Such panels not only are lacking in structural strength, but typically do not have good insulating qualities. Because of this the usefulness of such panels is often quite limited.
Manufacture of such panels and boards has been carried out in various methods, some requiring complex extrusion equipment or other manufacturing equipment. The processes used in making such panels and boards often require extended periods to achieve drying throughout the cross-section of the board or panel, and significant amounts of energy.
A major problem in many developing countries and elsewhere is the shortage of high-quality building materials or, stated differently, the high cost of materials used for various building needs, including residential housing. In many cases, locally manufactured materials may not be available, requiring importation which adds to costs.
There is a clear need for an improved apparatus and method for manufacture of structural panels. Such apparatus must be low in cost and able to produce low-cost, light-weight structural panels with good load-bearing qualities, good insulative qualities, and good weather-resistance. An apparatus for production of such structural panels from sugarcane and sorghum rinds, particularly in developing countries, would provide important advantages.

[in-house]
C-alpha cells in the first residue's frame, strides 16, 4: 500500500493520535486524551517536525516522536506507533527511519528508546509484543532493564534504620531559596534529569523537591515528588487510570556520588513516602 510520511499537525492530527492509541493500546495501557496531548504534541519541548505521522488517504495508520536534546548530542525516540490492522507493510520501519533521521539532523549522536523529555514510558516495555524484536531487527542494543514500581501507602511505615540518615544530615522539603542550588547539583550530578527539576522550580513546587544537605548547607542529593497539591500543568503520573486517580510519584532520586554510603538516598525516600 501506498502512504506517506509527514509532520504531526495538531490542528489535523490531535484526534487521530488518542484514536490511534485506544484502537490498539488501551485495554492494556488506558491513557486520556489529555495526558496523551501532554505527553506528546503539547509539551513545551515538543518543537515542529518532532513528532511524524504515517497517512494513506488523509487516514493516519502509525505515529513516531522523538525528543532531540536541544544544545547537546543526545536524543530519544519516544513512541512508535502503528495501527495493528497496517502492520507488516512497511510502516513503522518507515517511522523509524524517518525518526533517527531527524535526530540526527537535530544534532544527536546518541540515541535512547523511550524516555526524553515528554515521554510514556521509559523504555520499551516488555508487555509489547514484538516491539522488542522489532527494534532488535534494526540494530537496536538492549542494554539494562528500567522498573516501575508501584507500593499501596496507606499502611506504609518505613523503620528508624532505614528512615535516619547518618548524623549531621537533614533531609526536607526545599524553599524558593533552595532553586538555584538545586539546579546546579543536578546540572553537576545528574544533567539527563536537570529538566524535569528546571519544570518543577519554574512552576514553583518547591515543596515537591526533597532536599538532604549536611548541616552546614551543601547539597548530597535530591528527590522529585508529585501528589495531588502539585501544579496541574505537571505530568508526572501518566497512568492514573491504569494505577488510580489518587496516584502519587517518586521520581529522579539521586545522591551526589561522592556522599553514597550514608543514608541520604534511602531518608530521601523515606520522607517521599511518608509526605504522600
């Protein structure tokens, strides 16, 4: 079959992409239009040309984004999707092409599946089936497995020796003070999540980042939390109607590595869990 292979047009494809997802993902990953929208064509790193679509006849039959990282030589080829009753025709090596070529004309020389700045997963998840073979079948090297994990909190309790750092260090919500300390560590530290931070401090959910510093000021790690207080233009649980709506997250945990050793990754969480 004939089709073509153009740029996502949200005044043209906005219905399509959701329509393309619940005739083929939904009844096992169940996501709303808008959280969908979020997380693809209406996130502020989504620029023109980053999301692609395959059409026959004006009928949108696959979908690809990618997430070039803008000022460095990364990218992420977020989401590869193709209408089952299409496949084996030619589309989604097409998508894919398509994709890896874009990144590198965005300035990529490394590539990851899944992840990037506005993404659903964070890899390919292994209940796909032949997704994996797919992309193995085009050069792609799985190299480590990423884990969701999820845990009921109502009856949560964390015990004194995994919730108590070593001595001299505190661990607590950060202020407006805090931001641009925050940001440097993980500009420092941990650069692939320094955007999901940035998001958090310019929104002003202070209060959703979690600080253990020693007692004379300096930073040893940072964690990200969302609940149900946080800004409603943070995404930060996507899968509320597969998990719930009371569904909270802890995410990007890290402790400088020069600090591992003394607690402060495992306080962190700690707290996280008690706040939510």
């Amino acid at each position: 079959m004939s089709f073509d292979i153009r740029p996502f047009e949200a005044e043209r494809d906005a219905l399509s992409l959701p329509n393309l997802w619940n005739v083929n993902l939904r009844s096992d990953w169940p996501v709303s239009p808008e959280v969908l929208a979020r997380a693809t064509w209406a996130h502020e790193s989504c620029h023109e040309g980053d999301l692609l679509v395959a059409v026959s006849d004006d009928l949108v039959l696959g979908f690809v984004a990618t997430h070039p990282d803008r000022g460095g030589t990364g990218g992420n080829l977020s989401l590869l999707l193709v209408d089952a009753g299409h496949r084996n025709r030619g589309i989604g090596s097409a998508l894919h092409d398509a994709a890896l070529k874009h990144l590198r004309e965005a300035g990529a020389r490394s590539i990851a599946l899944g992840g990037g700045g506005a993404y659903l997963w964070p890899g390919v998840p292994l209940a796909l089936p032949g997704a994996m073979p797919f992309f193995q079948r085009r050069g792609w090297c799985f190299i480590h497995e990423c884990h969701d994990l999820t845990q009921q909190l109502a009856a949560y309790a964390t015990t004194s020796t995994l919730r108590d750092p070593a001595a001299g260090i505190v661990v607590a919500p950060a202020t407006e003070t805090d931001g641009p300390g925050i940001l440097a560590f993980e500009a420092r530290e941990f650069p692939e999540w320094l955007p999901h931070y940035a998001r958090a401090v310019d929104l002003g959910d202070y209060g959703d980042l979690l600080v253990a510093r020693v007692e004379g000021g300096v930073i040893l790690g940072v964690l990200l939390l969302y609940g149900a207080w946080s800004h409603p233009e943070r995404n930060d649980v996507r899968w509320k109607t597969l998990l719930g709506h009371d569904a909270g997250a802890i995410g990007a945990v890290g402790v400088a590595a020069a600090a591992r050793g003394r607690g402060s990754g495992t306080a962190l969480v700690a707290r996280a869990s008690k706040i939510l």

A structural panel has been developed which meets the above-noted requirements and fills the above-noted needs. Such structural panel is made from the rinds of grasses selected from the group consisting of sugarcane and sweet sorghum, i.e., those grasses having woody rinds surrounding a pithy center, and has significantly improved structural characteristics. The apparatus and method of this invention are highly useful in high-speed manufacture of such panel.
Such structural panel is formed of a pile of rind fiber-bundle strands randomly oriented in substantially parallel planes. The strands are substantially straight and of sufficient length such that most have a stalk node thereon. Each strand has a multiplicity of contact points therealong with other strands of the pile, and a binder which coats the strands interconnects them at such contact points to form a substantially rigid structure. The coated interconnected strands define voids within the pile.